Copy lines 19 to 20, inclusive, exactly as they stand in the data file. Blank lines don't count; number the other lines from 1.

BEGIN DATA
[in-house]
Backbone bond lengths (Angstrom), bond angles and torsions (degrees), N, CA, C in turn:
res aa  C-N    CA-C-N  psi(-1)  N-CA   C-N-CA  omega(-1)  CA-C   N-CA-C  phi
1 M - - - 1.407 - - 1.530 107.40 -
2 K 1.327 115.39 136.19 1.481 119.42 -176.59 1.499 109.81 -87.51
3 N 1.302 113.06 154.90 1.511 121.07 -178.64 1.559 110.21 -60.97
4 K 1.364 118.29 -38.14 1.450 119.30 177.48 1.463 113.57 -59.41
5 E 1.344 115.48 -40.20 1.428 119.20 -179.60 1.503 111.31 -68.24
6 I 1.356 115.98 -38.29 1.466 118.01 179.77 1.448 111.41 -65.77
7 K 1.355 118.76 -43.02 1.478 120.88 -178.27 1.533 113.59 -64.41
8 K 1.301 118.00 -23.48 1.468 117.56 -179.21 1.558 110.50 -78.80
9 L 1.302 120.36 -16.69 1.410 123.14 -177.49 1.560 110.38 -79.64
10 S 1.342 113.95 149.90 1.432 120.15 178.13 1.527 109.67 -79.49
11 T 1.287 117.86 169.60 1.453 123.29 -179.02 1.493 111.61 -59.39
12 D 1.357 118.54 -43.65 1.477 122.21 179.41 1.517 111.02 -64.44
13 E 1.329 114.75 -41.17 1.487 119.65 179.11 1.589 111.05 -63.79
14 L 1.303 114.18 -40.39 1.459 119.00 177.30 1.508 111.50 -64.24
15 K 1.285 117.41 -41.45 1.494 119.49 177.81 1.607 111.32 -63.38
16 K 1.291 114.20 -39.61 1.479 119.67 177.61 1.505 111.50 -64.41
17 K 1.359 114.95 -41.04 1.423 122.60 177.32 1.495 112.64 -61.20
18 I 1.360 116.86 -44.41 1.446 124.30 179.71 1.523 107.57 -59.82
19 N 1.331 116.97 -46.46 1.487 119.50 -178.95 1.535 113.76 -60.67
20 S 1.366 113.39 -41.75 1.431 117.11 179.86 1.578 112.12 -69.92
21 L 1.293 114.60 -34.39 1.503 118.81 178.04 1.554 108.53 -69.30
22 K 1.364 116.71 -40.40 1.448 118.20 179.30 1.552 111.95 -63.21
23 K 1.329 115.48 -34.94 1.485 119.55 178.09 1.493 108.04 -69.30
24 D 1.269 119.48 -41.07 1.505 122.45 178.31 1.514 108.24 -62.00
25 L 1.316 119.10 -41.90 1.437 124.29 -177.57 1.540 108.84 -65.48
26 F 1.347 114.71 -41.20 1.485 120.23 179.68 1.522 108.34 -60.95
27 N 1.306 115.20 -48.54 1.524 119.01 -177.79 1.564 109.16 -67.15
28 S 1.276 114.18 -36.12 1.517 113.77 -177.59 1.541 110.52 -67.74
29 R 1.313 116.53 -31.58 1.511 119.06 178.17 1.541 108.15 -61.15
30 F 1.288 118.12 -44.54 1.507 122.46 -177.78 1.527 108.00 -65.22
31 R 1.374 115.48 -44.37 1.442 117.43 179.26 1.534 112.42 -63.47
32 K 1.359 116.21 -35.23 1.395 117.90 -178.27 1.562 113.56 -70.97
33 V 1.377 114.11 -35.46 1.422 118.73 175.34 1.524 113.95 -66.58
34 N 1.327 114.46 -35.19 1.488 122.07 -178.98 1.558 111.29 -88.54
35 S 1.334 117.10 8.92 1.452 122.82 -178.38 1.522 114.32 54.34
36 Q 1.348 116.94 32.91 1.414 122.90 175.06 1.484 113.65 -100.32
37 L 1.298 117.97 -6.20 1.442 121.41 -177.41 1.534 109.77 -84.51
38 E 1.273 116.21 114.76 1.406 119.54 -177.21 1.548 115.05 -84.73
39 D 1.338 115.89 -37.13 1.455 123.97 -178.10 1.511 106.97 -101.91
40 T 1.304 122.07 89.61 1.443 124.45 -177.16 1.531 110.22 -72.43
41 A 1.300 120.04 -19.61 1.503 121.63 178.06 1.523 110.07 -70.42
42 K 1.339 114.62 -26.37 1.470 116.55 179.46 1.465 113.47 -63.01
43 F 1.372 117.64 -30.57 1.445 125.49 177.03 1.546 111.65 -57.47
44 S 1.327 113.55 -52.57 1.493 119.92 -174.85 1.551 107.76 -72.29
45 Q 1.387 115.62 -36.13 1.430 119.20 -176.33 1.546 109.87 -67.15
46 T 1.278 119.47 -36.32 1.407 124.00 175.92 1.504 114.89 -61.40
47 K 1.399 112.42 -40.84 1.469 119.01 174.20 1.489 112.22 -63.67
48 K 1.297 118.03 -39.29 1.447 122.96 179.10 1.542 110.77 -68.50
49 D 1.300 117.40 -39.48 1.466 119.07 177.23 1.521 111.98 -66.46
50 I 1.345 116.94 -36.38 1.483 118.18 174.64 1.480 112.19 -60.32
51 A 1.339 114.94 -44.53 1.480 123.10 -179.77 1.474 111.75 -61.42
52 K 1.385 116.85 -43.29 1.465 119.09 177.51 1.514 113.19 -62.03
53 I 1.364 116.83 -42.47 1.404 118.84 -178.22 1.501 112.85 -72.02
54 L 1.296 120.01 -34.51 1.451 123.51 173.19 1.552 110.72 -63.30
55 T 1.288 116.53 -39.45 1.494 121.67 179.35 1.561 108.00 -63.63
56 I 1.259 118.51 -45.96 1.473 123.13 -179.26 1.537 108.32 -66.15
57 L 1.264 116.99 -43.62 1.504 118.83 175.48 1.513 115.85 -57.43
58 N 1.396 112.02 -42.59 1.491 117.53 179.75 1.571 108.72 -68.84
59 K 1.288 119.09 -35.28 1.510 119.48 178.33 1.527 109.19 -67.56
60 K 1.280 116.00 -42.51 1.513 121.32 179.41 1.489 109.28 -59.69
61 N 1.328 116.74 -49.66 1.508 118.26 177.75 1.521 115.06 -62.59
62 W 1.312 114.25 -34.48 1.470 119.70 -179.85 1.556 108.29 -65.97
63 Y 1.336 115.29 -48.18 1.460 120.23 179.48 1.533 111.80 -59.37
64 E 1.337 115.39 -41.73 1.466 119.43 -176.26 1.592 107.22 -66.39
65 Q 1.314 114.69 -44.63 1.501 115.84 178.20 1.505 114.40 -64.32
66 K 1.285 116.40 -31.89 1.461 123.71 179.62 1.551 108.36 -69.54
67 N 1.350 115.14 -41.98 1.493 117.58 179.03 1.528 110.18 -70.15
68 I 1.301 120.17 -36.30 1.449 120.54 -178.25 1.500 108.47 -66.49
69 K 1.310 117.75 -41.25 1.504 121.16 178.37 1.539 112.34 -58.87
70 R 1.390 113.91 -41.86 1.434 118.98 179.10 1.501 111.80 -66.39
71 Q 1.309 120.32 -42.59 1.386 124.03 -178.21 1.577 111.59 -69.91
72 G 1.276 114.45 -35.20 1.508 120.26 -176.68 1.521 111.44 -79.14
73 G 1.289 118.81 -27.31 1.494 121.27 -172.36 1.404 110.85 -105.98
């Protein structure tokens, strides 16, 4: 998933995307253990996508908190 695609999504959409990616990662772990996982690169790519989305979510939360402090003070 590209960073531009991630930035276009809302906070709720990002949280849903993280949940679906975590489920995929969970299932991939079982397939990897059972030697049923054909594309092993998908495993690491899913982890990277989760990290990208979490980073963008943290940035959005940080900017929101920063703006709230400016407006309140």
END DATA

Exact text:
16 K 1.291 114.20 -39.61 1.479 119.67 177.61 1.505 111.50 -64.41
17 K 1.359 114.95 -41.04 1.423 122.60 177.32 1.495 112.64 -61.20